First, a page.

Image: Photography by Anna Clark
Let me start off by saying that I don’t have divorced parents, so I cannot really speak from first hand knowledge on this wedding advice post. I have, however, been a wedding coordinator for many couples that have divorced parents and have family members with spouses that have divorced parents, so while it isn’t directly affecting me, it’s something I felt compelled to write about.
I felt compelled to write about this because I thought some of my past clients could help other engaged couples navigate the somewhat tricky territory of planning a wedding with divorced parents. And let’s be honest, a lot of these pieces of advice are useful for dealing with family members and wedding planning in general (listen! be patient! be communicative! etc).
As always, I have to thank my amazing readers and Facebook Fans that came out in droves with responses to my call for help on writing this piece. You guys are rockstars. So here goes…
Tips & Advice for Planning a Wedding with Divorced Parents
To make this a bit easier, I thought I would break it down into a few sections with different topics. Within each topic are advice and experiences from REAL couples in the DC area that planned a wedding with divorced parents.
“Quickly we learned that we weren’t going to please everyone and that at some point I was going to be the middle man to hear the concerns from both sides. I always tried to have understanding in the back of my mind.” – a recent Groom
#1. Consider Foregoing Traditions
Image: Ben & Sophia Photography
Certain wedding traditions can make for awkward situations when you have divorced parents. The father-bride dance, who walks who down the aisle, the “parents table”, and so on. To help alleviate potential stress or hurt feelings here, consider foregoing any of these traditions and just doing ones that make sense for you.
“I had always loved the idea of incorporating photos from parents’ and grandparents’ weddings into the decor. However, we decided to nix this idea in order to avoid any awkwardness. As for logistics — the groom’s dad walked his wife (groom’s step mom) down the aisle and the groom’s Stepdad walked the groom’s mom down the aisle during the processional. We made sure to list both sets of parents in the program & mention them in all speeches.”
“If certain traditions are not important to you, and make it easier – skip them! We skipped announcing the parents when we entered the reception and did the bridal party only because we didn’t want to worry about order, name announcing, etc.”
#2. Take Seating Arrangements into Consideration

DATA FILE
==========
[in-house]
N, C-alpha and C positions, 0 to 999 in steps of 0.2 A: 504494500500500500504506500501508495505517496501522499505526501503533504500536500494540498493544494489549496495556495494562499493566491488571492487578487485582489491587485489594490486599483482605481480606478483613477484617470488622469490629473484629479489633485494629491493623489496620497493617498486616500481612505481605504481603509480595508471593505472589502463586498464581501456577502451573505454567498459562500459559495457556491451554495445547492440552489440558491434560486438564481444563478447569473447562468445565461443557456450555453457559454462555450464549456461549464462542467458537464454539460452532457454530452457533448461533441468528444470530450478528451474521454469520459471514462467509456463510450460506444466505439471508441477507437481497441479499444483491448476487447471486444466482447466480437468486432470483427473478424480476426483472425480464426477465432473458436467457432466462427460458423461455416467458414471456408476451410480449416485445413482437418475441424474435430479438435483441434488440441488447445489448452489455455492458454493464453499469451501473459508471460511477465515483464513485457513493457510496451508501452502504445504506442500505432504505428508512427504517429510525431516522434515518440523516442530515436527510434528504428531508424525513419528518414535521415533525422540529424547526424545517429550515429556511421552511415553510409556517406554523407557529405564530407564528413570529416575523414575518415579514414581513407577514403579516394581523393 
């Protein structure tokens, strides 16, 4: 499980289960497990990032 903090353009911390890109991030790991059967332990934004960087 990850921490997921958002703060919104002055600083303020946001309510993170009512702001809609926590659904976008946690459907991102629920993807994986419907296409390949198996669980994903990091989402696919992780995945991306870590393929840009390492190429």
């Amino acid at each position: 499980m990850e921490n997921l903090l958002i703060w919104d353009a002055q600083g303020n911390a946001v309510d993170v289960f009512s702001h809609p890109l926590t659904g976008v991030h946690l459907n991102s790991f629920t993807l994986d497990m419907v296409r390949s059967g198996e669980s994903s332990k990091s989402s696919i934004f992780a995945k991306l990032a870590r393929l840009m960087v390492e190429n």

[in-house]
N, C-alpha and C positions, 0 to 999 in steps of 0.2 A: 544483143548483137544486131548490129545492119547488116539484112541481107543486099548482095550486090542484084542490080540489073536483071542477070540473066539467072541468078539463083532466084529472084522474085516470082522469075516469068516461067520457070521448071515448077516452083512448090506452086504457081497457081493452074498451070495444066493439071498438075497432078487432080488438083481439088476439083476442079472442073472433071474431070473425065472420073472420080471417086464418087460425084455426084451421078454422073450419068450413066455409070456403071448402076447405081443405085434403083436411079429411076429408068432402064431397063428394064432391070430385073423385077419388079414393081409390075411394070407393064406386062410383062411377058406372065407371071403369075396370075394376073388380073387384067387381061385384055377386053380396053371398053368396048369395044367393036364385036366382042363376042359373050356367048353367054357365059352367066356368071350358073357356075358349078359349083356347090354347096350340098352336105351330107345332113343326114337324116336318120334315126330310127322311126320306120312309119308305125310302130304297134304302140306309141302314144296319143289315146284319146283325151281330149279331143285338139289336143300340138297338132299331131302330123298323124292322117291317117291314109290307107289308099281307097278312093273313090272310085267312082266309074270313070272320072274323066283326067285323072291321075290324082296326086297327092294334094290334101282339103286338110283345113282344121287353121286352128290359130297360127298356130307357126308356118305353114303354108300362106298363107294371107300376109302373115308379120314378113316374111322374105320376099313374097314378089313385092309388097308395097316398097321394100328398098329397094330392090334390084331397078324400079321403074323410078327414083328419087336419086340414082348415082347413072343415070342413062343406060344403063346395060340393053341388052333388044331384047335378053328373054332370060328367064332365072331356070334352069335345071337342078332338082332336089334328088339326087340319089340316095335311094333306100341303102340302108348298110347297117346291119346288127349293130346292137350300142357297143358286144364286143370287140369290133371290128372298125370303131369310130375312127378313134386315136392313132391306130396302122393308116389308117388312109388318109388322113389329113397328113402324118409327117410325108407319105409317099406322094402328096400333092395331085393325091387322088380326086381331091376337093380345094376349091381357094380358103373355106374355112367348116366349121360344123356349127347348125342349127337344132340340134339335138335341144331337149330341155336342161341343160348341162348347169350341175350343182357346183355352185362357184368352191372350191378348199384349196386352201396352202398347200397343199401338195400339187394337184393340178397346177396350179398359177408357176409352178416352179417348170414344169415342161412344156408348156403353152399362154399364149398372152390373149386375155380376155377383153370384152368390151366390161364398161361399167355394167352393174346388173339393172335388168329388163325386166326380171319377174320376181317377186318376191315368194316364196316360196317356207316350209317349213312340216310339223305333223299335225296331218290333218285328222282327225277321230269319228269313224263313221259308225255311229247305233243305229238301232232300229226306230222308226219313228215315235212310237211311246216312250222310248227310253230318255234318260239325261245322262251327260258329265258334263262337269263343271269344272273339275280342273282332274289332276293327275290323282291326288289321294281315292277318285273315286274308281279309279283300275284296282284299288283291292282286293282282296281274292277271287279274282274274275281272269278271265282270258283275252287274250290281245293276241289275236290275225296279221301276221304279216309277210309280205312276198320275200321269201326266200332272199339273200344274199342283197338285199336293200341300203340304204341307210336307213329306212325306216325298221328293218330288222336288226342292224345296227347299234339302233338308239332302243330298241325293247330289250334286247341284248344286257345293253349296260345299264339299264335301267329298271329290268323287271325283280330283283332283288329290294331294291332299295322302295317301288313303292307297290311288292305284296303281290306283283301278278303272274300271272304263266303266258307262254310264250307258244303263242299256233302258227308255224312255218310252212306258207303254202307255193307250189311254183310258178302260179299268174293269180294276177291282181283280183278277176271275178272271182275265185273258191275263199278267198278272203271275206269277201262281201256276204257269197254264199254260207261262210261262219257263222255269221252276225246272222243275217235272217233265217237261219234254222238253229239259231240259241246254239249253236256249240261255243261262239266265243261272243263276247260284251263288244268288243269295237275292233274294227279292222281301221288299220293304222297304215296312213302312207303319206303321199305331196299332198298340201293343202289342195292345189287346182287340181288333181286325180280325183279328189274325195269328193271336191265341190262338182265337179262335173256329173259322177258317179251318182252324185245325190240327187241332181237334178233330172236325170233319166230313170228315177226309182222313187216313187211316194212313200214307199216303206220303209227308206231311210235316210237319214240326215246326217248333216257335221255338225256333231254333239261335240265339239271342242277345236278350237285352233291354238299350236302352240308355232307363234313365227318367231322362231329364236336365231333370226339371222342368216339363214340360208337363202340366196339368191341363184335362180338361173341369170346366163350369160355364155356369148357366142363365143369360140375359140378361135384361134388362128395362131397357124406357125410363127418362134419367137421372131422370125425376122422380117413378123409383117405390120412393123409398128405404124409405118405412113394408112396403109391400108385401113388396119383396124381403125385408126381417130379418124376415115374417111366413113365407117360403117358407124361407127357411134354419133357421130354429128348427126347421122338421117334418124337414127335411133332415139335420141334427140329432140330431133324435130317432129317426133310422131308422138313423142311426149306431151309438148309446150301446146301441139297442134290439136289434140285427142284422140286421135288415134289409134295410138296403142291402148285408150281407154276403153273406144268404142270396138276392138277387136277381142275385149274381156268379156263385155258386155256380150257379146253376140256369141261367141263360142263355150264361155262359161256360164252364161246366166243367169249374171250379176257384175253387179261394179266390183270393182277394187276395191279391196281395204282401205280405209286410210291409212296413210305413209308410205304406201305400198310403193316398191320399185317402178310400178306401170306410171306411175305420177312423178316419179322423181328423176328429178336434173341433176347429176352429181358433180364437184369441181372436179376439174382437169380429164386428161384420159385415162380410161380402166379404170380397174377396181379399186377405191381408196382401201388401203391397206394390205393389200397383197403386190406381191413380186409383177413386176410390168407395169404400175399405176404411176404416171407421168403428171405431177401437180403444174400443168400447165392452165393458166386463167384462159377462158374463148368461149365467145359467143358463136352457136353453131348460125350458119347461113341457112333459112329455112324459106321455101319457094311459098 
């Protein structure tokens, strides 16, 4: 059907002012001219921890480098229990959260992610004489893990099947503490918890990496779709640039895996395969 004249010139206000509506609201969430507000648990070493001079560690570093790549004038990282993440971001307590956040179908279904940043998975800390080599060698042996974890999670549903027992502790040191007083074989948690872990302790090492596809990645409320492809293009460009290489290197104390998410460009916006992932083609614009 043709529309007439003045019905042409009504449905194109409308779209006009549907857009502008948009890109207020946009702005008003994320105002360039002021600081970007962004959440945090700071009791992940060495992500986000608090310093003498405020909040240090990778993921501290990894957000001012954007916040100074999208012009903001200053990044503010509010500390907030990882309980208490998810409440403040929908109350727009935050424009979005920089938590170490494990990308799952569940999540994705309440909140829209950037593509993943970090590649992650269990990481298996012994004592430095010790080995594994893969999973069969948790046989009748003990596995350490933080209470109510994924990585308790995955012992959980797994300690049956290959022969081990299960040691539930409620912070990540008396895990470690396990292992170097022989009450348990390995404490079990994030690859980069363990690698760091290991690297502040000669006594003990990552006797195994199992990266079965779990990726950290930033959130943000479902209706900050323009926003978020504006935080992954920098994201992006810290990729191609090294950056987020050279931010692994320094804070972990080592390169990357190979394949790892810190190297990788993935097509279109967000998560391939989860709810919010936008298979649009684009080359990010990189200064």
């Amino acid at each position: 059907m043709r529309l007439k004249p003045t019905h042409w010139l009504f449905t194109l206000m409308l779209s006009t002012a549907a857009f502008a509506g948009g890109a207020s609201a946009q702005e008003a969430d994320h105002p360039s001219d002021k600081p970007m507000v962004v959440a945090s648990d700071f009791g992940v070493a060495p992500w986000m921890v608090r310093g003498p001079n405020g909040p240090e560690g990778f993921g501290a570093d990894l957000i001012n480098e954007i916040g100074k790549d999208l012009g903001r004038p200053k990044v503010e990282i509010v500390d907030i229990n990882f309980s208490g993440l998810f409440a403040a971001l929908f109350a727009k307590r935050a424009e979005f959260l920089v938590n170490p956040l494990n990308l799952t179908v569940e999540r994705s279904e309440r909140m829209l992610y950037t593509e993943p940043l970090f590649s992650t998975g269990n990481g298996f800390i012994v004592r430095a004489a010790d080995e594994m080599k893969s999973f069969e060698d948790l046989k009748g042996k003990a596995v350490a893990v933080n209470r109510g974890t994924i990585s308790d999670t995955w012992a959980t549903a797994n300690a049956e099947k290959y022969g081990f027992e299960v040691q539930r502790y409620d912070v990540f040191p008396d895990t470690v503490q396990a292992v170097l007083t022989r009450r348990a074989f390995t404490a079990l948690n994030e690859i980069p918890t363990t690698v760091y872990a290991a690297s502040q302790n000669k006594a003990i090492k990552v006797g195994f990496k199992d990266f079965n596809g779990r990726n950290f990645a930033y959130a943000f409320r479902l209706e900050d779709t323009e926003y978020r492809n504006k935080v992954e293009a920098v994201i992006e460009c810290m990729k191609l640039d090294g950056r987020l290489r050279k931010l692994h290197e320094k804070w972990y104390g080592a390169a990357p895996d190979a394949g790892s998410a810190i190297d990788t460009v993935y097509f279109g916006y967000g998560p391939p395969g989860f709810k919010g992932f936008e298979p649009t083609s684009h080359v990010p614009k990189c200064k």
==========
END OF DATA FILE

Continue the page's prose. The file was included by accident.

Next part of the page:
Image: Love Life Images
Even adults need space sometimes and even the simple act of seating divorced parents with a “buffer” could help during the reception.
“We were originally going to have a “Parents Table” but we ultimately decided to have each set of parents (both of the groom’s parents are remarried) sit at their own table, surrounded by extended family/friends. We put my parents in the middle table – between the groom’s parents – as an extra buffer to avoid unnecessary drama.”
Image: Sarah Gormley Photography
Listening is one of those things that is crucial to wedding planning no matter the status of your parents. This is important for dealing with vendors, your soon to be spouse, your friends, your wedding party AND your parents.
“Listen to their concerns. Listen to their ideas. Listen to them vent about the other side. I think I realized that the majority of the time, they just wanted to be heard. Make some of your ideas their own if they really have to have a say. We didn’t realize until way too late that one parent wanted to have something to call their own – the ability to say “I planned that part of their wedding, wasn’t it great?” It would’ve been a lot easier if we had talked about it with both sides early on, so that we wouldn’t have been so caught off guard.”
#4. Plan Ahead & Communicate
Image: Sarah Bradshaw Photography
Again, another one that fits universally for wedding planning advice – the earlier you and your spouse can sit down and be on the same page with regards to a “plan”, the better. As a recent groom explained, planning helped to limit surprised and possible hurt feelings.
“Planning helps a lot. It helps to limit surprise interactions and possible hurt feelings. We knew where each parent would sit, how they would be introduced, and the order of family photos among other things. When either side would try to insert themselves differently, we could fall back to “the wedding plan.” Talk to each parent early on in the process to find out their expectations. Be prepared with your plan, but also listen to what they had been thinking, and try to incorporate at least a little of that into your plan.”
Another recent bride in the area found an ally in her brother and found help with talking to him ahead of time to help her guide conversations with her parents.
“Anyway, finding an ally in a sibling is helpful! And framing the conversation to be about family (meeting the new family, reconnecting with other family members) outlines the importance of the wedding weekend: it is not just a party, it is about a life commitment and joining families together.”
And in the end, remember that though it can be stressful and difficult at times, the end goal is marrying the love of your life!
Almost all the couples I talked to mentioned that while it wasn’t easy to plan a wedding with divorced parents, in the end, everyone was happy and enjoyed themselves on the wedding day.
“It seems like the end of the world at the time, but in the end, that is not the part they are going to remember. We had our share of issues, and when I think back to our wedding, all I really remember are the happy parts…”